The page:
The plotting by screenwriters Ted Elliott and Terry Rossio is dense and often confusing, and because each character has his own reasons for banding together in this grand scheme, it almost takes a scorecard to keep them all straight. Suffice to say that all of the regulars are back for this installment: the on-and-off lovers Will and Elizabeth (Orlando Bloom, Keira Knightley), the evil Lord Cutler Beckett of the East India Company (Tom Hollander), once dead-now alive Captain Barbossa (Geoffrey Rush) who has a funny running rivalry with Sparrow for command of the Black Pearl, Pintel (Lee Arenberg) and Ragetti (Mackenzie Crook) as the Laurel and Hardy duo of the pirates, and, in lesser roles this time, the fathers of Will and Elizabeth (Stellan Skarsgard, Jonathan Pryce).
The film is a massive undertaking for director Gore Verbinski who has seen each of the three films in the series grow in size and length. More daunting is that the final two films were mostly filmed back-to-back, unthinkable that so much work on such a massive scale had to be done in such a short amount of time to fit film release schedules. Still, there are plenty of moments to savor: Depp’s hilarious introduction on the Black Pearl ordering around multiple versions of himself, the thrilling trips to the end of the world and back again, and especially the climactic battle during a maelstrom which is a masterful union of live action, stunt work, and CGI.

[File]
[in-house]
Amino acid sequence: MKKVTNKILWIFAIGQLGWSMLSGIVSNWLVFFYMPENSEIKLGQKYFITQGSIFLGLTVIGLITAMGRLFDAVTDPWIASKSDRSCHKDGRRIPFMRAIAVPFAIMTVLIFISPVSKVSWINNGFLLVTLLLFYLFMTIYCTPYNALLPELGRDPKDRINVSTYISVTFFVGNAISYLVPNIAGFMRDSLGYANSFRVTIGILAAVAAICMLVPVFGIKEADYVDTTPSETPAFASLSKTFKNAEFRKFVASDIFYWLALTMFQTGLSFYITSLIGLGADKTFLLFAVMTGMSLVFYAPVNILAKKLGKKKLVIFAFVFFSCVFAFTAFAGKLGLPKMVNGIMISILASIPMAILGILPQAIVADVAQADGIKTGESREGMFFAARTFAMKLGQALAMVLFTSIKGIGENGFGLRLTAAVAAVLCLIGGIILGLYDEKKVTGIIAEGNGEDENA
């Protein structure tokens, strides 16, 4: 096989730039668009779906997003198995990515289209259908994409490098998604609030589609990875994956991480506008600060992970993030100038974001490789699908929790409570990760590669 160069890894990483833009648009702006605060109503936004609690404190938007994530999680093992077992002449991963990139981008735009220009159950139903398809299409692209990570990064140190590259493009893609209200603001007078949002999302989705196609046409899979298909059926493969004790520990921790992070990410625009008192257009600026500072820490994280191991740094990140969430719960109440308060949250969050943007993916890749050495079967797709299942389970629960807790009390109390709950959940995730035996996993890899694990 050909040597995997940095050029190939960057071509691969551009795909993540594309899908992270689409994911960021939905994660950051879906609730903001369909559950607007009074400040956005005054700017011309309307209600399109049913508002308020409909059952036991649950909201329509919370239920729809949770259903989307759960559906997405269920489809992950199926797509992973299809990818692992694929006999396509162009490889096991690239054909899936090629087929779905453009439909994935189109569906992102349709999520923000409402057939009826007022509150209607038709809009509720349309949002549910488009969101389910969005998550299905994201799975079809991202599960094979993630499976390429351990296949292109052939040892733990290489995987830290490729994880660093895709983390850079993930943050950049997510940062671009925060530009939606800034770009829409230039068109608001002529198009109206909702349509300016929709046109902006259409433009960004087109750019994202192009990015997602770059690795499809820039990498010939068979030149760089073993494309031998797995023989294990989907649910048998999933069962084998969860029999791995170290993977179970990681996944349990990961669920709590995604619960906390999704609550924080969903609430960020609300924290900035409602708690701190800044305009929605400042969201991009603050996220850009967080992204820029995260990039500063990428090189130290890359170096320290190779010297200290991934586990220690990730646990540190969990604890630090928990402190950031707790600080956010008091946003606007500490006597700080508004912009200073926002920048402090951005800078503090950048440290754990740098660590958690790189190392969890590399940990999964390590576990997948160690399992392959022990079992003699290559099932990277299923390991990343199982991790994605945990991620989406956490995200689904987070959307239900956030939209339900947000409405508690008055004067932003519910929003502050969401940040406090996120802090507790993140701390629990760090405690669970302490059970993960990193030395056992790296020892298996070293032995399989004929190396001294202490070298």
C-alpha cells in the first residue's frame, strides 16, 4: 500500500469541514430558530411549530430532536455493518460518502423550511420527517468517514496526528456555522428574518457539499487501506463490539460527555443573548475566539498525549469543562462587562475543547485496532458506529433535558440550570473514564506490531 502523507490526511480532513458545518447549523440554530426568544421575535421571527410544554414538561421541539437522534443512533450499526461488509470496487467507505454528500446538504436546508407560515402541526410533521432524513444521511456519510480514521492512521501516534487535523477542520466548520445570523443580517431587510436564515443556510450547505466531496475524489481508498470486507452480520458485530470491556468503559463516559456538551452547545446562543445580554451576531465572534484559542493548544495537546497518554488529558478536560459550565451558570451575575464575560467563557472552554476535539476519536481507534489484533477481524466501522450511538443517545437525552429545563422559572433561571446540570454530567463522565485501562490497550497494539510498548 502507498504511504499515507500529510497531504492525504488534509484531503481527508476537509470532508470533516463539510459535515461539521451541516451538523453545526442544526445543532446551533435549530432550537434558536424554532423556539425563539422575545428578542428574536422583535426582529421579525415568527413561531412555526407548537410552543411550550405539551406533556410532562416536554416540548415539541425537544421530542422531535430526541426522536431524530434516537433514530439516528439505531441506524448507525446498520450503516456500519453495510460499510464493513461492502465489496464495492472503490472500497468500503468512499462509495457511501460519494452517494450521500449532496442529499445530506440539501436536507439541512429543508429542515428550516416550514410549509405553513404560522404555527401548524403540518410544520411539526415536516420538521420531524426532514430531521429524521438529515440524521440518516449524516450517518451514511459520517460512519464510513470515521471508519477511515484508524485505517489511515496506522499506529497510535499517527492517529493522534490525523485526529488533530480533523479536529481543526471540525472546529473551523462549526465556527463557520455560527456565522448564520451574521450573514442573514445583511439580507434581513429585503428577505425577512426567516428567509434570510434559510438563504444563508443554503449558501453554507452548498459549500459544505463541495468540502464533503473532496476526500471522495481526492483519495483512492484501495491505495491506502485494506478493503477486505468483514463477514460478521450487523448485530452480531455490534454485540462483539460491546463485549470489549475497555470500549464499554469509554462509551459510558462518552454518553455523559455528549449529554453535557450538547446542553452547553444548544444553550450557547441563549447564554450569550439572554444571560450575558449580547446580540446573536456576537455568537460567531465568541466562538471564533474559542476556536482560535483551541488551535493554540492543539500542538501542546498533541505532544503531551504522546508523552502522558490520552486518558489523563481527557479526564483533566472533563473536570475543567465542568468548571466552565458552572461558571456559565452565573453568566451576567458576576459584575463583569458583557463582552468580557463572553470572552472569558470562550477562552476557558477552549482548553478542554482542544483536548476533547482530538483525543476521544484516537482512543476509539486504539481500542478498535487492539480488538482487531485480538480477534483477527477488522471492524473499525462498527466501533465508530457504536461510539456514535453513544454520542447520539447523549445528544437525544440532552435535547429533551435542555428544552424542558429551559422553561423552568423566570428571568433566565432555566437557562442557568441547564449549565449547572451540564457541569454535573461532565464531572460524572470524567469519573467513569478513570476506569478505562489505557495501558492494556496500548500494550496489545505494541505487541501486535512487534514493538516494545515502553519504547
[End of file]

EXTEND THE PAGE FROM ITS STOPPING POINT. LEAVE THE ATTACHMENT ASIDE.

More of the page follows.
But the meandering, inflated script is the film’s true weakness. There is so much plot to ascertain and file away for later reference that one begins wearying of it by the two hour mark (especially knowing there is still almost 40 more minutes to go). The film gets by on the charming performances of its star cast and the undoubted desire to see a conclusion to a journey that’s been years in the making. But one leaves the film feeling unsatisfied. Even with the lengthy running time of this third segment, there is still much left unsaid.
The film’s 2.35:1 Panavision theatrical aspect ratio is presented here in a 1080p transfer using the AVC codec (the box art mistakenly touts the transfer as 1080i). The transfer is extremely sharp and often brazenly dimensional which makes occasional flares of grain a decided irritant. Flesh tones on the Blu-ray are much improved from their standard definition counterpart and are beautifully delivered. Because the film is so dark, there are only a few scenes of brightness, but when those outdoor scenes occur, they can dazzle in their depth of color and detail. The Blu-ray also handles the many fog and smoke-filled scenes with aplomb, while small details like wood and leather grain, rope fibers, sand and barnacles on the ship‘s masts, and variations in sky color just continue to amaze in high definition. Blacks are very deep, and the Davy Jones’ Locker sequence (in which the color is bleached from the image a bit) features whites that are close to blooming but never cross the line. Shadow detail is truly superb. The film has been divided into 28 chapters.